A man in North Dakota was charged with felony vehicular homicide after he fatally struck a teenager with his SUV following what he said was a “political argument,” authorities said.
Shannon Brandt, 41, told troopers he felt threatened and “admitted to striking the pedestrian with his car because he had a political argument with the pedestrian and believed the pedestrian was calling people to come get him,” according to a probable cause document filed in court.
The incident around 2:35 a.m. Sunday in the city of McHenry killed 18-year-old Cayler Ellingson, according to the North Dakota Highway Patrol.
Brandt – who was also charged with leaving the scene of the fatal accident – left the area after the collision, then returned and called 911 before leaving again, according to the court documents and the highway patrol.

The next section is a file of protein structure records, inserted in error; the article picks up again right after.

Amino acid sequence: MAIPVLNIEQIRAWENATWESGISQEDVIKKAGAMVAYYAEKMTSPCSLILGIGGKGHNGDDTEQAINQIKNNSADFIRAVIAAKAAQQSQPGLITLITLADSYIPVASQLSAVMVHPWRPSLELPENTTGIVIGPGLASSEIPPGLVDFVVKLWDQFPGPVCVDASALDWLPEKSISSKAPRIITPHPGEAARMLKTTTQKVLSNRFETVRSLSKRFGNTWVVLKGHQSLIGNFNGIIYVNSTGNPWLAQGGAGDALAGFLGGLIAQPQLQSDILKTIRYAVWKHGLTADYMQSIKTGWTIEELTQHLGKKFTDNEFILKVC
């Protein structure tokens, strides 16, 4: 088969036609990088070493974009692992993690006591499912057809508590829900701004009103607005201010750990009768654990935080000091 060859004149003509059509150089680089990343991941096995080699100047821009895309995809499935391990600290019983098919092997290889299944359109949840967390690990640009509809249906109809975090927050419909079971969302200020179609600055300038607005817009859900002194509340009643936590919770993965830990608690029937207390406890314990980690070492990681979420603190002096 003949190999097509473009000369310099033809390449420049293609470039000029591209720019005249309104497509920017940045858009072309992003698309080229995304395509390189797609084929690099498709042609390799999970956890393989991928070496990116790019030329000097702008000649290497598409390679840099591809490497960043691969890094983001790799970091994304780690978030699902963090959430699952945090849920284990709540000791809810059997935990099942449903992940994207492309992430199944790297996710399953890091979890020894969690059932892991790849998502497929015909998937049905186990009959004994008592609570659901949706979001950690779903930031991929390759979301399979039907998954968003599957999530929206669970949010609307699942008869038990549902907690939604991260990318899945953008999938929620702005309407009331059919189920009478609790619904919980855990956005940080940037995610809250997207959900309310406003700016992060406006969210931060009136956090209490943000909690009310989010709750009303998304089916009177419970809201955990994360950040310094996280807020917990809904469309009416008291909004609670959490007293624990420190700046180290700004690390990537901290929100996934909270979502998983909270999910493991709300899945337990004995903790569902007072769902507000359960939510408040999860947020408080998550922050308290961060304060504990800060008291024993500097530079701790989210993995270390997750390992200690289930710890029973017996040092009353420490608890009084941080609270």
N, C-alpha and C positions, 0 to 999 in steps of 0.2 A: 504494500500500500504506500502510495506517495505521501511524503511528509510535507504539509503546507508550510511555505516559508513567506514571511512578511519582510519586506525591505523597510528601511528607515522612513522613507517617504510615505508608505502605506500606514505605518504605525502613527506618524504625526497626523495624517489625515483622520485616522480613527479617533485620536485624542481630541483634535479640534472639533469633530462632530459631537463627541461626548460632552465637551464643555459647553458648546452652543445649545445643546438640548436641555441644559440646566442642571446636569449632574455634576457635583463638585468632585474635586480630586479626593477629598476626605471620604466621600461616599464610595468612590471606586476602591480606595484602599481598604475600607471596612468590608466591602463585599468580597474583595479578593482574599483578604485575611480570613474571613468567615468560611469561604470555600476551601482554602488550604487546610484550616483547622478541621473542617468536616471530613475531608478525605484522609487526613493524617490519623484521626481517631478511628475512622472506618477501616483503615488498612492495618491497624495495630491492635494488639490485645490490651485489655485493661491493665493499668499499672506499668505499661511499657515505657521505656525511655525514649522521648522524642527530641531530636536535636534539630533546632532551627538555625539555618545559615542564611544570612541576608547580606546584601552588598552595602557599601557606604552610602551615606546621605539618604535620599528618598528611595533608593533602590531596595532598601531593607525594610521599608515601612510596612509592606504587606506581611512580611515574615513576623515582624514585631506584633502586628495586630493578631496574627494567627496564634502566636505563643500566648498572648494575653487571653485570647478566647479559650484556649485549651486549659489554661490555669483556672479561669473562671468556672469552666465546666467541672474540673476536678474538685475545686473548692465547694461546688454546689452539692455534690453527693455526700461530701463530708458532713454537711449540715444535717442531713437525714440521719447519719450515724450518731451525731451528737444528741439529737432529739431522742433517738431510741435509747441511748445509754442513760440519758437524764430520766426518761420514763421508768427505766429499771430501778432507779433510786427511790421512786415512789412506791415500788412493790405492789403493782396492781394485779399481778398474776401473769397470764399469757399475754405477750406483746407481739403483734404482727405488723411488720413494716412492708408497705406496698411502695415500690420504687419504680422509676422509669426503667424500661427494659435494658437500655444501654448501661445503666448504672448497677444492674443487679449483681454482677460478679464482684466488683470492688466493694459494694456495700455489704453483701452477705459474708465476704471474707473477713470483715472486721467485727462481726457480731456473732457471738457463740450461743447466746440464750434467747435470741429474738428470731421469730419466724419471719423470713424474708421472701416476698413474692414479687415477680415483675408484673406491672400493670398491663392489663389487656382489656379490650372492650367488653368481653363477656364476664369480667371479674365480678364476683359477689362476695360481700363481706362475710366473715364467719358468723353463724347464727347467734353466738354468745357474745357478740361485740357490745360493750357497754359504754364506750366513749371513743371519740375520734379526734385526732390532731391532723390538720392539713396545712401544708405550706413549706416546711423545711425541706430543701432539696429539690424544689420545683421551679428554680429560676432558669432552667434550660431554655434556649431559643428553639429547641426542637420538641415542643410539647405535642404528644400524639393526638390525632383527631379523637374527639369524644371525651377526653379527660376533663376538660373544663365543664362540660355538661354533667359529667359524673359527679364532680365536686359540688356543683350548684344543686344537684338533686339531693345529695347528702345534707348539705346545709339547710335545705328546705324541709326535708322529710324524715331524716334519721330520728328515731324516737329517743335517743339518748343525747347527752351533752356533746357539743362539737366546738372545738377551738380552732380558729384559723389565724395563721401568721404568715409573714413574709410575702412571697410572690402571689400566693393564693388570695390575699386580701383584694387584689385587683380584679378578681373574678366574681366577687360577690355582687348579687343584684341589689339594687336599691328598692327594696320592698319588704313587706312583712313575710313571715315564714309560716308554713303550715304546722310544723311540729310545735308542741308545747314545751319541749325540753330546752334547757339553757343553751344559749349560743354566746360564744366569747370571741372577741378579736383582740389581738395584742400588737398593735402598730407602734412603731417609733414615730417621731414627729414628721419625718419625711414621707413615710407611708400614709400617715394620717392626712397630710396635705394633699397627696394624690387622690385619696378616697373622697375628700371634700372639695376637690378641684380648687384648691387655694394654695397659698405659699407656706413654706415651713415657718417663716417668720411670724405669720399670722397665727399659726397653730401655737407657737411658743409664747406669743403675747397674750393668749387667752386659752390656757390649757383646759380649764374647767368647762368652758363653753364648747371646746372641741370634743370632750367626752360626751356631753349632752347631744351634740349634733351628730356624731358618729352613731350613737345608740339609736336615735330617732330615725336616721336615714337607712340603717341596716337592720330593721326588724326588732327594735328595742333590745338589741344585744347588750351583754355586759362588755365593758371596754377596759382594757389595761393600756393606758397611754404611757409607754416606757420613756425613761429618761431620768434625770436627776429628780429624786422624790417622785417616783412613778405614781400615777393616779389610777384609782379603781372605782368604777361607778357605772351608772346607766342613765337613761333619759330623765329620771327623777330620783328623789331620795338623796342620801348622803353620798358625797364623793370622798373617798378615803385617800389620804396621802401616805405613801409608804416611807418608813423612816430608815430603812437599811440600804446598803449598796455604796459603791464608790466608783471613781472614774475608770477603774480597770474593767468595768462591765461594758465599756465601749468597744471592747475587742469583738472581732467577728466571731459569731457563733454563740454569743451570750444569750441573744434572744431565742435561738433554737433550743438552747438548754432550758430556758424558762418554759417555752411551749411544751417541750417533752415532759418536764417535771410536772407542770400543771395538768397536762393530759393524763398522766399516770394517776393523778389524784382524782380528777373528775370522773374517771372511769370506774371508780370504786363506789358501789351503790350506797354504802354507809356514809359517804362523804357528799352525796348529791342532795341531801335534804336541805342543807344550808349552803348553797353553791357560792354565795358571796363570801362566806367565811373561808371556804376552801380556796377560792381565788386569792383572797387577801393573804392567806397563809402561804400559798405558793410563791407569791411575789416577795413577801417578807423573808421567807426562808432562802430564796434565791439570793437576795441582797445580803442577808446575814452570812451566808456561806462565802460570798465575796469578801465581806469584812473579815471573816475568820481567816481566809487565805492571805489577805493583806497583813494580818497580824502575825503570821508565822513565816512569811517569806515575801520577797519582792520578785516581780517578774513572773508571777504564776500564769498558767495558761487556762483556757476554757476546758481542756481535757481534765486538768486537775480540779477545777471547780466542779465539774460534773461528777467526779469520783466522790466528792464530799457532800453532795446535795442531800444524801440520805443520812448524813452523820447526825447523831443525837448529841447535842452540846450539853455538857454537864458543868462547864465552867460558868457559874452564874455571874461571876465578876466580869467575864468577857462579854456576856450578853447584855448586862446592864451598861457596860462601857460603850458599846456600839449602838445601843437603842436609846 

Brandt told a 911 dispatcher the victim was “part of a Republican extremist group,” according to court documents. Authorities did not provide further details of Brandt’s claims nor the specifics of the alleged argument.
Brandt was later arrested at his home. A breath test taken at the Stutsman County Jail registered 0.08, above the legal limit for alcohol, the probable cause document said.
Ellingson’s mother told investigators the teen called her shortly before the incident to ask if the family knew Brandt. She said her son called back a short time later to tell her he was being chased, according to the probable cause document. The mother couldn’t reach her son after that.
After he was struck by the vehicle, Ellingson was taken to a hospital in Carrington, where he was pronounced dead.
Highway patrol officials said the incident happened in the vicinity of a “street dance.” It is not clear if either Brandt or Ellingson was participating in the event.
Brandt was released from custody Tuesday on a $50,000 bond, according to Stutsman County jail records. He has not yet entered a plea and is next due in court October 11. Court records did not list an attorney for Brandt Wednesday, and he did not return phone and email messages from CNN seeking comment.
CNN’s Rachel Webb contributed to this report.